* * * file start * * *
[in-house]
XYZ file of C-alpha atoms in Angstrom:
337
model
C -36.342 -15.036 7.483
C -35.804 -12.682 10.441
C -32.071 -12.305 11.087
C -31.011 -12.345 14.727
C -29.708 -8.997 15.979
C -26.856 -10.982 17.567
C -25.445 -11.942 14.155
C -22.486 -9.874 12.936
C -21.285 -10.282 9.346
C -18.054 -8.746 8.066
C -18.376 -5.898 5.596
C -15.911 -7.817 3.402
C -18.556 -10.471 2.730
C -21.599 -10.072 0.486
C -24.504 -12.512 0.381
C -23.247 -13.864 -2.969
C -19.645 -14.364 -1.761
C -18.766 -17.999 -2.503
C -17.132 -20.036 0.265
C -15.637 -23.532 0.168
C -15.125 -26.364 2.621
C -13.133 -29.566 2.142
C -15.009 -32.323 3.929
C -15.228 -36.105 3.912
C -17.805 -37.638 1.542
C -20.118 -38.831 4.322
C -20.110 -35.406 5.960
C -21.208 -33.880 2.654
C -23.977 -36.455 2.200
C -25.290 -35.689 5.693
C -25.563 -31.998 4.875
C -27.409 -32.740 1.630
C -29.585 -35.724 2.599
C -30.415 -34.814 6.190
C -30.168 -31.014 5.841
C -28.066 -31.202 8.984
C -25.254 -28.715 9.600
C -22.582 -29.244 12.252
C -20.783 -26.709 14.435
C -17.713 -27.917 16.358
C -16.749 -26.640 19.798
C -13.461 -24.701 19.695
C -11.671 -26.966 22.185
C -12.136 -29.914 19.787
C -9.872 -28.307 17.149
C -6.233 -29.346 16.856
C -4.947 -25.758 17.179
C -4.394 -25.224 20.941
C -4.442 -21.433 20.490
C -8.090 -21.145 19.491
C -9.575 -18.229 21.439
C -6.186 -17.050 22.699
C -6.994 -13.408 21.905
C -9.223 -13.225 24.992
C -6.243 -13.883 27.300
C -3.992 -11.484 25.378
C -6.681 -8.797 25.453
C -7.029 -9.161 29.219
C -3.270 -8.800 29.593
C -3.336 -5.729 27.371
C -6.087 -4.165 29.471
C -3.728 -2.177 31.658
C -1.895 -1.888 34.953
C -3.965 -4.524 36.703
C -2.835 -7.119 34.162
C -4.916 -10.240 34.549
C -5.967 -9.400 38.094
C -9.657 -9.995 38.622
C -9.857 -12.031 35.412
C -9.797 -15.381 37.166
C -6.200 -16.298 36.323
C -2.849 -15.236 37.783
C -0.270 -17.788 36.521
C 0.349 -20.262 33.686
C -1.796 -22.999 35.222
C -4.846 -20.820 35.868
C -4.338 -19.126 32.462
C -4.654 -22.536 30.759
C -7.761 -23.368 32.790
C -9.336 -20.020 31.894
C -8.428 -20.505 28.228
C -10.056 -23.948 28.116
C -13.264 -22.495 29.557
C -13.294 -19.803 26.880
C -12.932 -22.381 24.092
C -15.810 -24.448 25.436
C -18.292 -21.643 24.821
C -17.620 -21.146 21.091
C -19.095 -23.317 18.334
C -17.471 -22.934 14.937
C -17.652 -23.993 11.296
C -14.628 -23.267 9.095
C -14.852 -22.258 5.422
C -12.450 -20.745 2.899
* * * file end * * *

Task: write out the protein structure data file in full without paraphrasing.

[in-house]
XYZ file of C-alpha atoms in Angstrom:
337
model
C -36.342 -15.036 7.483
C -35.804 -12.682 10.441
C -32.071 -12.305 11.087
C -31.011 -12.345 14.727
C -29.708 -8.997 15.979
C -26.856 -10.982 17.567
C -25.445 -11.942 14.155
C -22.486 -9.874 12.936
C -21.285 -10.282 9.346
C -18.054 -8.746 8.066
C -18.376 -5.898 5.596
C -15.911 -7.817 3.402
C -18.556 -10.471 2.730
C -21.599 -10.072 0.486
C -24.504 -12.512 0.381
C -23.247 -13.864 -2.969
C -19.645 -14.364 -1.761
C -18.766 -17.999 -2.503
C -17.132 -20.036 0.265
C -15.637 -23.532 0.168
C -15.125 -26.364 2.621
C -13.133 -29.566 2.142
C -15.009 -32.323 3.929
C -15.228 -36.105 3.912
C -17.805 -37.638 1.542
C -20.118 -38.831 4.322
C -20.110 -35.406 5.960
C -21.208 -33.880 2.654
C -23.977 -36.455 2.200
C -25.290 -35.689 5.693
C -25.563 -31.998 4.875
C -27.409 -32.740 1.630
C -29.585 -35.724 2.599
C -30.415 -34.814 6.190
C -30.168 -31.014 5.841
C -28.066 -31.202 8.984
C -25.254 -28.715 9.600
C -22.582 -29.244 12.252
C -20.783 -26.709 14.435
C -17.713 -27.917 16.358
C -16.749 -26.640 19.798
C -13.461 -24.701 19.695
C -11.671 -26.966 22.185
C -12.136 -29.914 19.787
C -9.872 -28.307 17.149
C -6.233 -29.346 16.856
C -4.947 -25.758 17.179
C -4.394 -25.224 20.941
C -4.442 -21.433 20.490
C -8.090 -21.145 19.491
C -9.575 -18.229 21.439
C -6.186 -17.050 22.699
C -6.994 -13.408 21.905
C -9.223 -13.225 24.992
C -6.243 -13.883 27.300
C -3.992 -11.484 25.378
C -6.681 -8.797 25.453
C -7.029 -9.161 29.219
C -3.270 -8.800 29.593
C -3.336 -5.729 27.371
C -6.087 -4.165 29.471
C -3.728 -2.177 31.658
C -1.895 -1.888 34.953
C -3.965 -4.524 36.703
C -2.835 -7.119 34.162
C -4.916 -10.240 34.549
C -5.967 -9.400 38.094
C -9.657 -9.995 38.622
C -9.857 -12.031 35.412
C -9.797 -15.381 37.166
C -6.200 -16.298 36.323
C -2.849 -15.236 37.783
C -0.270 -17.788 36.521
C 0.349 -20.262 33.686
C -1.796 -22.999 35.222
C -4.846 -20.820 35.868
C -4.338 -19.126 32.462
C -4.654 -22.536 30.759
C -7.761 -23.368 32.790
C -9.336 -20.020 31.894
C -8.428 -20.505 28.228
C -10.056 -23.948 28.116
C -13.264 -22.495 29.557
C -13.294 -19.803 26.880
C -12.932 -22.381 24.092
C -15.810 -24.448 25.436
C -18.292 -21.643 24.821
C -17.620 -21.146 21.091
C -19.095 -23.317 18.334
C -17.471 -22.934 14.937
C -17.652 -23.993 11.296
C -14.628 -23.267 9.095
C -14.852 -22.258 5.422
C -12.450 -20.745 2.899